That’s a very good question Alan and I think that the public ought to ponder the answer. I think the answer is that we shouldn’t tolerate it from the Government and we should get rid of this Government. I mean, the Government was an appallingly bad government seven weeks ago. Why do we know that? Because they sacked their own leader, the Prime Minister elected by the people. But since then they have just gone from bad to worse. I’m down at the Murray mouth today and the promise that Julia Gillard made yesterday, Alan, was to refurbish the Menindee Lakes storage. This is an absolute identikit of the promise that Kevin Rudd made in 2007. Nothing has happened in three years. So they wheel out the same promise three years later, expecting people to be conned. Well, I keep saying, the Australian public aren’t mugs. We know that these guys are chronic liars. That’s why we’ve got to get rid of them.

ALAN JONES:

Just on chronic liars, to take Trish’s point. According to the advertising, you’ve taken a billion dollars out of the forward estimates for health. You’re going to send people back in to the ark by abandoning broadband. You can’t be trusted on WorkChoices. If people told lies in a prospectus, a BHP prospectus, they’d be in the dock. Why shouldn’t there be truth in advertising legislation and truth in advertising standards where people are given a chance to challenge the integrity of these statements in a public court?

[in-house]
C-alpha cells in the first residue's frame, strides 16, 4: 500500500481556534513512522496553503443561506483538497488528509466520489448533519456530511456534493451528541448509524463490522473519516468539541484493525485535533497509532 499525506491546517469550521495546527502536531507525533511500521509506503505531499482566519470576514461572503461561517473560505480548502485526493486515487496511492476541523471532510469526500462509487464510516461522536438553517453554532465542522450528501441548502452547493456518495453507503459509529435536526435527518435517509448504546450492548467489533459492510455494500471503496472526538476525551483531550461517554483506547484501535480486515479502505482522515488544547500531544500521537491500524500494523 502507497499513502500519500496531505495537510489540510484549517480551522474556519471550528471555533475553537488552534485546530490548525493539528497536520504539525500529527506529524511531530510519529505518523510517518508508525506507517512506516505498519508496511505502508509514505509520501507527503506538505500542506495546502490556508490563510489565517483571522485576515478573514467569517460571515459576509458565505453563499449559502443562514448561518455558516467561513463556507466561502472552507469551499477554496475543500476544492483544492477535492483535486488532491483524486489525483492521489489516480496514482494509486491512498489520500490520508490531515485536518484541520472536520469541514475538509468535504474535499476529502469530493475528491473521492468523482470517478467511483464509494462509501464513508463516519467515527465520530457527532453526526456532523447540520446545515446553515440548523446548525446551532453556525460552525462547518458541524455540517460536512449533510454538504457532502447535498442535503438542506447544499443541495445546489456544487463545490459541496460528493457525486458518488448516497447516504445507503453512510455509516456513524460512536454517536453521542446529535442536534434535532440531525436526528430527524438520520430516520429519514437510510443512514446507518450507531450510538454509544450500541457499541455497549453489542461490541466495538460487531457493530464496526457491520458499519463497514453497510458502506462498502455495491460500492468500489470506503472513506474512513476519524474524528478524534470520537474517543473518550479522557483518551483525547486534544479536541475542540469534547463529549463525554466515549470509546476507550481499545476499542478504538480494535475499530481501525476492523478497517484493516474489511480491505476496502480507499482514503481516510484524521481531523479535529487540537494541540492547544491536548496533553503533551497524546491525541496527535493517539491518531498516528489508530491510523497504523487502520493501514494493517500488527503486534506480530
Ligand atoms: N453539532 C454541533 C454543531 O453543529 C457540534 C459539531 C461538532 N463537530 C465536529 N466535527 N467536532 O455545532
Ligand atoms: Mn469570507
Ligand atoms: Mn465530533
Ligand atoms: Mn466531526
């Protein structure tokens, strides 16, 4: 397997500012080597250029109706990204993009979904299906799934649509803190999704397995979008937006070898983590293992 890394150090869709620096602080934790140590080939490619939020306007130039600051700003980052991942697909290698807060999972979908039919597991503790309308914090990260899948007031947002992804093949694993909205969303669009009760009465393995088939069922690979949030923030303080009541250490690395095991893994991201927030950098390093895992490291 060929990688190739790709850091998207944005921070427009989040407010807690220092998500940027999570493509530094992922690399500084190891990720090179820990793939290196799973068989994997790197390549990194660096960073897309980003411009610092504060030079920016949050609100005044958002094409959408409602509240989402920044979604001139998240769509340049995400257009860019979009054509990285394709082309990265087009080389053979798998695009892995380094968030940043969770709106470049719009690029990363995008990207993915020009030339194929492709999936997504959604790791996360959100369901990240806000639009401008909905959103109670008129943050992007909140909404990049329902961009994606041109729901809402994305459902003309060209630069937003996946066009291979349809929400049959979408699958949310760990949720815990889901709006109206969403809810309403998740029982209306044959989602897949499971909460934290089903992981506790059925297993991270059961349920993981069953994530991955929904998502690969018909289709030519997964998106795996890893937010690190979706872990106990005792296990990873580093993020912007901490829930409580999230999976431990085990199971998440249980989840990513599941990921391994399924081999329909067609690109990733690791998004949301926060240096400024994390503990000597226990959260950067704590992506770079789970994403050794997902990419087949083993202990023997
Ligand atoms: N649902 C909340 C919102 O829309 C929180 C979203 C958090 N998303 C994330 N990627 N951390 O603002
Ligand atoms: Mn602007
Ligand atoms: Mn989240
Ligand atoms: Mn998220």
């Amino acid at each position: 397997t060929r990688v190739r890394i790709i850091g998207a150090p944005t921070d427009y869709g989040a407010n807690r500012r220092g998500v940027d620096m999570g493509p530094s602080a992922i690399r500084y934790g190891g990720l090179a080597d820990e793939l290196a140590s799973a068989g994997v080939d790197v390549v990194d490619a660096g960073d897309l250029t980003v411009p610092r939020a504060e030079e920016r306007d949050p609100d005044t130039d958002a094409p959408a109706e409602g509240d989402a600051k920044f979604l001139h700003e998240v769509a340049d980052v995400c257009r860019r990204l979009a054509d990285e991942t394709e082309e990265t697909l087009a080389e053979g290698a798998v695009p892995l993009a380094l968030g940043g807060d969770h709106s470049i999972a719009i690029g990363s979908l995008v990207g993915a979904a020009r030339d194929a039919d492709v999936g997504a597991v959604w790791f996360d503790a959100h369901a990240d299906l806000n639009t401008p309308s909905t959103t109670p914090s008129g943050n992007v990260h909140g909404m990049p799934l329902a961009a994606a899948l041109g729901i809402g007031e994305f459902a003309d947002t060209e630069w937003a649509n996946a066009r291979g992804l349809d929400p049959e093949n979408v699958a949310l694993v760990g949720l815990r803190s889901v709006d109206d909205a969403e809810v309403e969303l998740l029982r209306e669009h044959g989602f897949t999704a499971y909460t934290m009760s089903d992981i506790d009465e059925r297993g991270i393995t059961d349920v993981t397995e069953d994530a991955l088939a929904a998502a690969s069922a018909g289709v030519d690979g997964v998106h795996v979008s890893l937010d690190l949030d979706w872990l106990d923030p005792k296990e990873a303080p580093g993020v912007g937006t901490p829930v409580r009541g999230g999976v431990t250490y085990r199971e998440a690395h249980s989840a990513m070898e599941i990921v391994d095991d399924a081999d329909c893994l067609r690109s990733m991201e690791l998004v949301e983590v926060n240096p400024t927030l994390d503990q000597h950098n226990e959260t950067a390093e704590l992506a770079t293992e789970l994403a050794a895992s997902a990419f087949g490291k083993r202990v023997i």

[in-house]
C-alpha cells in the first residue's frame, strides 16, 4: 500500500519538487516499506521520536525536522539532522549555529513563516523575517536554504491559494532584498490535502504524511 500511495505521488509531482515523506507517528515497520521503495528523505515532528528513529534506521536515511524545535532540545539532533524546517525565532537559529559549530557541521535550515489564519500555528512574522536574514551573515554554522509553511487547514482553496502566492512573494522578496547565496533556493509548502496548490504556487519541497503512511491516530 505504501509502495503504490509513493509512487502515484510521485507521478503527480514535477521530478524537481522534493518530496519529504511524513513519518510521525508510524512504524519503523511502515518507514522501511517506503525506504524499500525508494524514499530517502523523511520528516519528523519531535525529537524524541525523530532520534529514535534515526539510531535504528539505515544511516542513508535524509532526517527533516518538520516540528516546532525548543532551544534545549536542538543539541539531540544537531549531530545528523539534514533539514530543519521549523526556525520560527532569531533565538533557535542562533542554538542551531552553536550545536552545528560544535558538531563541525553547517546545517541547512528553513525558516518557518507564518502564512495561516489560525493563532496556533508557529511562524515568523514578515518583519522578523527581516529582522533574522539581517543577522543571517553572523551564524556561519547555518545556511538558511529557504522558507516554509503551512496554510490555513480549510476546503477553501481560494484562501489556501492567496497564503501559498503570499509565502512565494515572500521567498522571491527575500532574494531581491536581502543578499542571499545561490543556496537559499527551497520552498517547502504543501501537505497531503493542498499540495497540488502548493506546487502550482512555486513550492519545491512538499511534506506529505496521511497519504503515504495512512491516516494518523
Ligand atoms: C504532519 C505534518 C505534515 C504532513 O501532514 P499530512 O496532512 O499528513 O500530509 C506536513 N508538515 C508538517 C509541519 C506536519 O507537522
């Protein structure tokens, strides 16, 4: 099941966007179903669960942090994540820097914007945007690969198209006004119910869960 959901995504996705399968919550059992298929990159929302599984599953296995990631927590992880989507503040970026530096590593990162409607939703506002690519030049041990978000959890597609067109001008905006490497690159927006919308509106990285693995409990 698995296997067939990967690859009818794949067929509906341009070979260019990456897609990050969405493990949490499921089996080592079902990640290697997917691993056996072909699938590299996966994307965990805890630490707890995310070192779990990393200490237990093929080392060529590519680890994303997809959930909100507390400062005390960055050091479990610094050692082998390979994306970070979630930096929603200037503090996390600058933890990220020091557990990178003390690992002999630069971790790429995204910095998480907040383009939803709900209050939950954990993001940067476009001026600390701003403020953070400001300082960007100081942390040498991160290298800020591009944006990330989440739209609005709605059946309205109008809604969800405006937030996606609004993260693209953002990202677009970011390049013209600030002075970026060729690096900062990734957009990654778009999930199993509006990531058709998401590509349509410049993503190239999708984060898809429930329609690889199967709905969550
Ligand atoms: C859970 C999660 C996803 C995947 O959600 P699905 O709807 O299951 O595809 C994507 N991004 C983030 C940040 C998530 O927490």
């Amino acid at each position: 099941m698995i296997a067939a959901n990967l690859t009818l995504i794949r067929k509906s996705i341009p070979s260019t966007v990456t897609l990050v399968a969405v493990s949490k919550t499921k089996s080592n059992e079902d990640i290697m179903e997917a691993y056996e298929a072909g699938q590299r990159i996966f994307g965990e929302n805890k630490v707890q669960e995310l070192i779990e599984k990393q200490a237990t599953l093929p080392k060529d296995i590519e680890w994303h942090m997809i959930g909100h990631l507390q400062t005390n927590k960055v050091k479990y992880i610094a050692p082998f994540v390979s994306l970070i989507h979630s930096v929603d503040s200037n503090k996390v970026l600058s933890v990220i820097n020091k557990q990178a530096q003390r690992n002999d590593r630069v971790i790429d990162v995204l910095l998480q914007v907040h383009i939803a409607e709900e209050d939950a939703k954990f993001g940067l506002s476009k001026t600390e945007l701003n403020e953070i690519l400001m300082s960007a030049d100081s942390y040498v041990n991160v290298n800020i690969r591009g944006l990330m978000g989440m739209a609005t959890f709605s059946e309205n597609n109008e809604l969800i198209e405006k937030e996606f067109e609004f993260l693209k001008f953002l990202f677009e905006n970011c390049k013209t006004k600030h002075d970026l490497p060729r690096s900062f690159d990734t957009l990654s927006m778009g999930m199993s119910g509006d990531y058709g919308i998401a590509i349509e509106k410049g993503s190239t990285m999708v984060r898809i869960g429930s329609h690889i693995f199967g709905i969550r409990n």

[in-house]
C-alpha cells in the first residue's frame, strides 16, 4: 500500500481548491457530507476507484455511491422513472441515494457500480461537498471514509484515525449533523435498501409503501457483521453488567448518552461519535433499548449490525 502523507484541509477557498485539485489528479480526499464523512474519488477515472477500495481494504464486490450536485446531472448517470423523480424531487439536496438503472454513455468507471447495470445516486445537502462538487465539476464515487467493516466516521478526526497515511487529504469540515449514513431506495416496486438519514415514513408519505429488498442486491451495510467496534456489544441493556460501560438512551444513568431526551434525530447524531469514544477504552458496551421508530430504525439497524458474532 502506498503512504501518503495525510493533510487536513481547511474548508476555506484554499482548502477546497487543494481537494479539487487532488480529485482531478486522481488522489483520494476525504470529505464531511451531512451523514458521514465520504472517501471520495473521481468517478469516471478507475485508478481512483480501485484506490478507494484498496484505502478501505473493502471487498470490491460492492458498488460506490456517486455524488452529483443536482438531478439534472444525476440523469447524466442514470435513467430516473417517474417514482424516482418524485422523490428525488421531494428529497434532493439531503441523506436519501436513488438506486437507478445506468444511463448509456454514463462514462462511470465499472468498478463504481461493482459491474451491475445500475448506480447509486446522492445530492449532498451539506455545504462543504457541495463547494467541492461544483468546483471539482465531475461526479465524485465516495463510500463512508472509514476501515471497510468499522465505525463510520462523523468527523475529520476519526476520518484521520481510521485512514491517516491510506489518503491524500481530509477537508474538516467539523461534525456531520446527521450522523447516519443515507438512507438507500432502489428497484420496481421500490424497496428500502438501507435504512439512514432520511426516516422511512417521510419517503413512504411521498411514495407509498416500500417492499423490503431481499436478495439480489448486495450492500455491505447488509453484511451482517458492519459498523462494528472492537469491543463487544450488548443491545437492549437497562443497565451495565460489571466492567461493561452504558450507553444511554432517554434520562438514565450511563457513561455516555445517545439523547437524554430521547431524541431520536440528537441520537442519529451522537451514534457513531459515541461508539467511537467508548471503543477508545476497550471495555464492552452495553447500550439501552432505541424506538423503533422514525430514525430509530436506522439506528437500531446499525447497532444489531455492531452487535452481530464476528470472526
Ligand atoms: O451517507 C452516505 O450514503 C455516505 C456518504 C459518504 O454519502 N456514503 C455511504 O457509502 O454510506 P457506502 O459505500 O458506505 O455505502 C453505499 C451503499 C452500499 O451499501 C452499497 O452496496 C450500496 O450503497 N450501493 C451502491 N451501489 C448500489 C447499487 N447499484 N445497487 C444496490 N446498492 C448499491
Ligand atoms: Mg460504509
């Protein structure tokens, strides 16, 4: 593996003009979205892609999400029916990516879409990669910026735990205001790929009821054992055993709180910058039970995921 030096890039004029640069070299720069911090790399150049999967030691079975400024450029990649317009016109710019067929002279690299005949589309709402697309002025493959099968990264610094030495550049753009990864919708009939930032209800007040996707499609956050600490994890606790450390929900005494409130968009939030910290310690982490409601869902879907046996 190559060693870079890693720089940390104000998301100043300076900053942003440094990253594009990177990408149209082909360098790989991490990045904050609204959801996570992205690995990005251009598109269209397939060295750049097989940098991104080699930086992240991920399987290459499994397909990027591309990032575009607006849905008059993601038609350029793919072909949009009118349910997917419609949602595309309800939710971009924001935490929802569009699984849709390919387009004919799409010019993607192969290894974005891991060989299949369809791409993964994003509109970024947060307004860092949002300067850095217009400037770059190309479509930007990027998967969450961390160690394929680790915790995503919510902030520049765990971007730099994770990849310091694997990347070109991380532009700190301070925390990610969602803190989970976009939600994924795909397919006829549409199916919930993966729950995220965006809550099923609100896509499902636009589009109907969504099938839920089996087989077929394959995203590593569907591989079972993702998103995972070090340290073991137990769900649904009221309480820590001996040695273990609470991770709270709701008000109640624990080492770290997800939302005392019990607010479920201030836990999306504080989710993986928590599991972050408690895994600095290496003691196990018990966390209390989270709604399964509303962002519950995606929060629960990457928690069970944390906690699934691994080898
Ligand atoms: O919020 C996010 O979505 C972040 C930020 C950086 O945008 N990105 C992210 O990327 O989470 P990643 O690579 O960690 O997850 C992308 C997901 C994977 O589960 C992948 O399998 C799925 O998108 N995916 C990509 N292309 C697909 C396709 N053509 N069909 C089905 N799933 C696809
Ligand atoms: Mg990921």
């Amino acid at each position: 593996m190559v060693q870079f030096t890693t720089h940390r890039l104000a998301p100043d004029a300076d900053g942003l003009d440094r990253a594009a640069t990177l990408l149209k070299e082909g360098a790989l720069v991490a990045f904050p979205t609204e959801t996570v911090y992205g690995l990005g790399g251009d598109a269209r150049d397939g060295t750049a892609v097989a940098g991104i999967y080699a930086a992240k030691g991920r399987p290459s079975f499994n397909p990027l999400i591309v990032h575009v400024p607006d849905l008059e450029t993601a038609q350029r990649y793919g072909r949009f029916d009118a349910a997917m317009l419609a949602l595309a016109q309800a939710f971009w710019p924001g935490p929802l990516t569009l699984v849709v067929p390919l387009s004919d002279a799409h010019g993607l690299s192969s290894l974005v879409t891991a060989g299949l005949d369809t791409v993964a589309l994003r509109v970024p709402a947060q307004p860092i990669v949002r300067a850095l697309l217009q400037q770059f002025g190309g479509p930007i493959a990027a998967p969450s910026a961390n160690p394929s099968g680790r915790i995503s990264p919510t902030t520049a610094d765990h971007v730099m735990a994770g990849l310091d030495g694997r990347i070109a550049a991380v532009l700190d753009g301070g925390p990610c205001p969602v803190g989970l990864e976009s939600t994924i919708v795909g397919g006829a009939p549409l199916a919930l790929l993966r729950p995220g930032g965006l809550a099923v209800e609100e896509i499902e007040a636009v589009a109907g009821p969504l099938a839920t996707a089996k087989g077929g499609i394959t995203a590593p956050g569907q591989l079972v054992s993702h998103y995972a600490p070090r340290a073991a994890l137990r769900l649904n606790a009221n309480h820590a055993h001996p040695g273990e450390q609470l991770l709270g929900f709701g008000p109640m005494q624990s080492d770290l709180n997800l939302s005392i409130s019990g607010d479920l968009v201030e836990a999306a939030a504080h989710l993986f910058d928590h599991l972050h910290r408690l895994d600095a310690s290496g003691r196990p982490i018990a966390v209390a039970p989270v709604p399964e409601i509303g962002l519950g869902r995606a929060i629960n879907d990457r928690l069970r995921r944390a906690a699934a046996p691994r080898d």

TONY ABBOTT:

That’s a fair point but the last thing we’d ever get from a Labor Government is a charter of political honesty because these guys would be in breach of it every day and just on the subject of hospital funding, again let me make it absolutely crystal clear. In my time as the Federal Health Minister, there was a $10 billion increase in federal funds for public hospitals.

ALAN JONES:

The High Court last week, in the middle of an election campaign, ruled, without in fact, giving reasons, that another 100,000 people could go on the voting rolls. Who’s going to check that these people are valid? Who’s going to check where they are enrolled? Who’s going to check the addresses of them and if people were not on the roll when the election was called and they were over the age of 18, weren’t they already breaking the law which requires you to be on the roll once you turn 18? Why should the High Court be supporting people who are already in breach of the law?

TONY ABBOTT:

That’s a fair point Alan and look, I’m not in the business of trying to second guess the High Court. All I can say is that the former Government wanted to protect the integrity of our electoral process. It’s easier to get on the electoral roll and help to determine Australia’s democratic future than it is to borrow a video and we think that there ought to be reasonable safeguards before people get onto the electoral roll. Now, I just hope that the Electoral Commission is able, notwithstanding this ruling, to protect the integrity of the process of this election.